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SUNDAY, MAY 1, 2011






Sunday Dinner

Farm hands

Debbie Moose reviews dubious and downright silly diet fads. PAGE 2

On a farm holiday, you pay with hard labor and elbow grease. PAGE 13

A horse pasture is bright with spring color at N.C. State University’s College of Veterinary Medicine. TAKAAKI IWABU -


FIND MORE BEAUTY See more images of spring taken by our staff in a photo gallery online at

N&O photojournalists capture the season. More on page 11D.

An iris blooms in a North Raleigh family’s garden. It was transplanted from a relative’s yard in Missouri.

The broken shell of a robin’s egg, discarded from a nest, litters the sidewalk in Raleigh.



With this ring, there’s quite a bit of confusion

Son’s sexting case inspires novel By Pam Kelley


step off the bus at Crabtree Valley Mall at 9 on a Wednesday morning, the first leg of a thrilling and possibly overOUR LIVES whelming day. I’m amazed at the ease with which this passes. Inevitably, on the mornings when S. Barton my entrepreneurial spirit Cutter is in full swing, the universe sets before me the one CAT bus that isn’t wheelchair accessible. Not so this day. I roll off the lift into the bus terminal relieved, yet not entirely convinced that I will still arrive at my first meeting at 11 with time to spare. I’m on the next bus within minutes and am surprised that I could be an hour and a half early to my destination.

Nearing my bus stop, I reach to tap the padded yellow rectangle, on a newly cleaned CAT bus, to signify my stop is coming up. The tone sounds as my hand makes contact with the pad. In a fit of spasmodic excitement, my right arm flails skyward, catching my wedding band beneath the edge of my joystick, and slipping it off my finger. I gasp as the ring plummets to the floor and rolls behind the locking mechanism for the wheelchair. I look around. Did the other passengers see what fell? As the driver removes the tie-downs from my wheelchair, I attempt to explain what I dropped and where. He does not understand. The excitement of the moment makes my diaphragm contract and in turn diminishes my breath. I manage a deep breath and connect my intent to my words one syllable at a time. Still, they don’t understand. SEE LIVES, PAGE 4D



n the hierarchy of dangerous teen activities – drinking, unprotected sex, reckless driving – the act of texting an explicit photo might not top most parental lists. But in “Exposure,” a Therese new novel by Fowler North Carolina’s Therese Fowler, two families are nearly destroyed when some naked photos prompt a sexting charge. While the book is fiction, Fowler, who lives in Wake Forest, was inspired by her own son’s ordeal. He had recently turned 19 when he was arrested in 2009 for sending explicit photos to a 16-year-old girl who was a friend. The charge shook Fowler’s family, as her son confronted consequences that could follow him for life. As it turns out, the book’s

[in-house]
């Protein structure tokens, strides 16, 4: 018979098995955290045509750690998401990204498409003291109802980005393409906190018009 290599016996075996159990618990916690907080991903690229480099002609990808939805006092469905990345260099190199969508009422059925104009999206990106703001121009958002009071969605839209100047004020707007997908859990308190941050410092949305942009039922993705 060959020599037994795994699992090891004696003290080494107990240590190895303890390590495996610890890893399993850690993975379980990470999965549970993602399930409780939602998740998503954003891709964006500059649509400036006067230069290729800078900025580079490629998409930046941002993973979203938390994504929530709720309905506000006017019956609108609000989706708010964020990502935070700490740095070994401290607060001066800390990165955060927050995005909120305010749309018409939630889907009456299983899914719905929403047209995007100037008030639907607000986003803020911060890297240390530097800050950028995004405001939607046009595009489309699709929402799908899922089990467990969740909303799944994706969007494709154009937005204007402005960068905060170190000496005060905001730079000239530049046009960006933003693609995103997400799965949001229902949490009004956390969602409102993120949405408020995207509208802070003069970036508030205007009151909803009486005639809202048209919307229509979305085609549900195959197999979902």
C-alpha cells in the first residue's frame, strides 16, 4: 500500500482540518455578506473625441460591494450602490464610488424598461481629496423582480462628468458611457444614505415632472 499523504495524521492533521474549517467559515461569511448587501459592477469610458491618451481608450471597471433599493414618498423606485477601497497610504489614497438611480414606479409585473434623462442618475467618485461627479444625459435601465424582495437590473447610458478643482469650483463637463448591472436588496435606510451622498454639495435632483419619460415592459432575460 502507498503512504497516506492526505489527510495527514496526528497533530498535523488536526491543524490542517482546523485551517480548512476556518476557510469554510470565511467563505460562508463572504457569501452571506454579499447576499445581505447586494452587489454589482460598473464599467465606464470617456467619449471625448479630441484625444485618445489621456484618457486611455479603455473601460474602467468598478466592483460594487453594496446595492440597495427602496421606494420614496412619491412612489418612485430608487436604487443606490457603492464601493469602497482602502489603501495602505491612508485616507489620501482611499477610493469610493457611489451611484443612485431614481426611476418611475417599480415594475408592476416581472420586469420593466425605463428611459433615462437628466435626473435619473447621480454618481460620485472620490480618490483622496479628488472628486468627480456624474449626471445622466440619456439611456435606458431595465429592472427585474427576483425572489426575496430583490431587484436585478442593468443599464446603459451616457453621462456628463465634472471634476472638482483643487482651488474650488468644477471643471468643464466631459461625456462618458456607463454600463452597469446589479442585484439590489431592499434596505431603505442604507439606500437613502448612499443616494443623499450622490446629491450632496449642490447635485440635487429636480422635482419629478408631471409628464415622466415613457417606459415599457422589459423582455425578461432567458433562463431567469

timing couldn’t have been better. Sexting is in the national spotlight, as schools and law enforcement agencies struggle to deal with young people who “sext,” sending explicit photos, videos or texts by cell phone. The New York Times recently gave the topic frontpage coverage, with a story about an eighth-grade girl whose nude photo went to cell phones of hundreds of other middle schoolers. Prosecutors eventually dismissed the charge against Fowler’s son. But she realized she had the premise for a riveting story. She persuaded her publisher to let her set aside a novel in the works to write another inspired by her son’s experience. “I realized,” she said, “I had this unique opportunity to talk about this issue.” In “Exposure,” high school seniors Anthony and Amelia are young lovers who attend a private school in Raleigh called Ravenswood Academy. (No reference intended, Fowl-

er said, to Raleigh’s Ravenscroft School.) Amelia hides their relationship from her parents, knowing her overprotective father, a wealthy auto dealer, wouldn’t approve. Anthony attends the posh school only because his divorced mother teaches there. When Amelia’s father discovers nude photos of Anthony on his daughter’s computer, he calls the police. Anthony is arrested on a misdemeanor sexual offense, then Amelia is arrested when the district attorney launches a crusade against sexting. Like Anthony, Fowler’s son faced a misdemeanor charge of disseminating harmful materials to a minor. Fowler recounts this real-life incident in an author’s note in the book. She’s not revealing her son’s name to protect his privacy. And like Anthony, Fowler’s son was handcuffed and taken to the Wake County jail. A SEE SEXTING, PAGE 4D

‘Exposure’ author gives local readings Therese Fowler will give a reading at 7:30 p.m. Thursday at Raleigh’s Quail Ridge Books and 2 p.m. Saturday at McIntyre’s Books near Pittsboro.


OUR LIVES The broken shell of a robin’s egg, discarded from a nest, litters the sidewalk in Raleigh. Debbie Moose reviews dubious and downri...

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